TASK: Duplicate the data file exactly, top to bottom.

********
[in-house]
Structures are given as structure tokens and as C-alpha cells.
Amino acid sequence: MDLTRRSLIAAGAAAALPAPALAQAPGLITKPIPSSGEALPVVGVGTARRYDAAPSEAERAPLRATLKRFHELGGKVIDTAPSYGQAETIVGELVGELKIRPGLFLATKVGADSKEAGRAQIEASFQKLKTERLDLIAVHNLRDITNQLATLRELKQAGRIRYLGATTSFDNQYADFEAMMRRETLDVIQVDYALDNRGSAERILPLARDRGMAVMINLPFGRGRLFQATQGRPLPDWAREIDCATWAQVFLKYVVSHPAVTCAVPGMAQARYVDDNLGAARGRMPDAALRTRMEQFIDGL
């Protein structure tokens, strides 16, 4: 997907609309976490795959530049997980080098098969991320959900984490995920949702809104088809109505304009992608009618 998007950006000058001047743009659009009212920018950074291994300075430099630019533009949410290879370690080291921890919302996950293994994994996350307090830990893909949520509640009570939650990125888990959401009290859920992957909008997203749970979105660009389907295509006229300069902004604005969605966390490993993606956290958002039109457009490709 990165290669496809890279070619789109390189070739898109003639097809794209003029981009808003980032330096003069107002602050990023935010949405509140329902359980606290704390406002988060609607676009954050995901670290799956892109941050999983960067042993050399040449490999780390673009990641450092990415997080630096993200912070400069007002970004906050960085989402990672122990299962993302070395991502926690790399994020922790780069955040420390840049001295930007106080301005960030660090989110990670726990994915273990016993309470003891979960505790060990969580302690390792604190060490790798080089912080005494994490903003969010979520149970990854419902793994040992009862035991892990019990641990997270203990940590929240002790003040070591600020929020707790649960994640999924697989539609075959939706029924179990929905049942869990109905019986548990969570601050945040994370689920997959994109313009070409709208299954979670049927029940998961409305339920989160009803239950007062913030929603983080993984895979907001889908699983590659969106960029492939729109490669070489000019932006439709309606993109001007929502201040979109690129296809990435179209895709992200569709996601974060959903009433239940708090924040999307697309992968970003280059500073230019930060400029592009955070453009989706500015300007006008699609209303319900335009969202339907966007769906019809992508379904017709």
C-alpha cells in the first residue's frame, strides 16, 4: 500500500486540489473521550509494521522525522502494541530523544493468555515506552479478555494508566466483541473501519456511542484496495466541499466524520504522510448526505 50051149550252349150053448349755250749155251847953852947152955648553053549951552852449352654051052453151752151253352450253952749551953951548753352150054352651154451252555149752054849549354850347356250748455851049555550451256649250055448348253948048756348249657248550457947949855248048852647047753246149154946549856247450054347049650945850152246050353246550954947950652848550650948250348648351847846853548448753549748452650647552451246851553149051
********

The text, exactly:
[in-house]
Structures are given as structure tokens and as C-alpha cells.
Amino acid sequence: MDLTRRSLIAAGAAAALPAPALAQAPGLITKPIPSSGEALPVVGVGTARRYDAAPSEAERAPLRATLKRFHELGGKVIDTAPSYGQAETIVGELVGELKIRPGLFLATKVGADSKEAGRAQIEASFQKLKTERLDLIAVHNLRDITNQLATLRELKQAGRIRYLGATTSFDNQYADFEAMMRRETLDVIQVDYALDNRGSAERILPLARDRGMAVMINLPFGRGRLFQATQGRPLPDWAREIDCATWAQVFLKYVVSHPAVTCAVPGMAQARYVDDNLGAARGRMPDAALRTRMEQFIDGL
């Protein structure tokens, strides 16, 4: 997907609309976490795959530049997980080098098969991320959900984490995920949702809104088809109505304009992608009618 998007950006000058001047743009659009009212920018950074291994300075430099630019533009949410290879370690080291921890919302996950293994994994996350307090830990893909949520509640009570939650990125888990959401009290859920992957909008997203749970979105660009389907295509006229300069902004604005969605966390490993993606956290958002039109457009490709 990165290669496809890279070619789109390189070739898109003639097809794209003029981009808003980032330096003069107002602050990023935010949405509140329902359980606290704390406002988060609607676009954050995901670290799956892109941050999983960067042993050399040449490999780390673009990641450092990415997080630096993200912070400069007002970004906050960085989402990672122990299962993302070395991502926690790399994020922790780069955040420390840049001295930007106080301005960030660090989110990670726990994915273990016993309470003891979960505790060990969580302690390792604190060490790798080089912080005494994490903003969010979520149970990854419902793994040992009862035991892990019990641990997270203990940590929240002790003040070591600020929020707790649960994640999924697989539609075959939706029924179990929905049942869990109905019986548990969570601050945040994370689920997959994109313009070409709208299954979670049927029940998961409305339920989160009803239950007062913030929603983080993984895979907001889908699983590659969106960029492939729109490669070489000019932006439709309606993109001007929502201040979109690129296809990435179209895709992200569709996601974060959903009433239940708090924040999307697309992968970003280059500073230019930060400029592009955070453009989706500015300007006008699609209303319900335009969202339907966007769906019809992508379904017709």
C-alpha cells in the first residue's frame, strides 16, 4: 500500500486540489473521550509494521522525522502494541530523544493468555515506552479478555494508566466483541473501519456511542484496495466541499466524520504522510448526505 50051149550252349150053448349755250749155251847953852947152955648553053549951552852449352654051052453151752151253352450253952749551953951548753352150054352651154451252555149752054849549354850347356250748455851049555550451256649250055448348253948048756348249657248550457947949855248048852647047753246149154946549856247450054347049650945850152246050353246550954947950652848550650948250348648351847846853548448753549748452650647552451246851553149051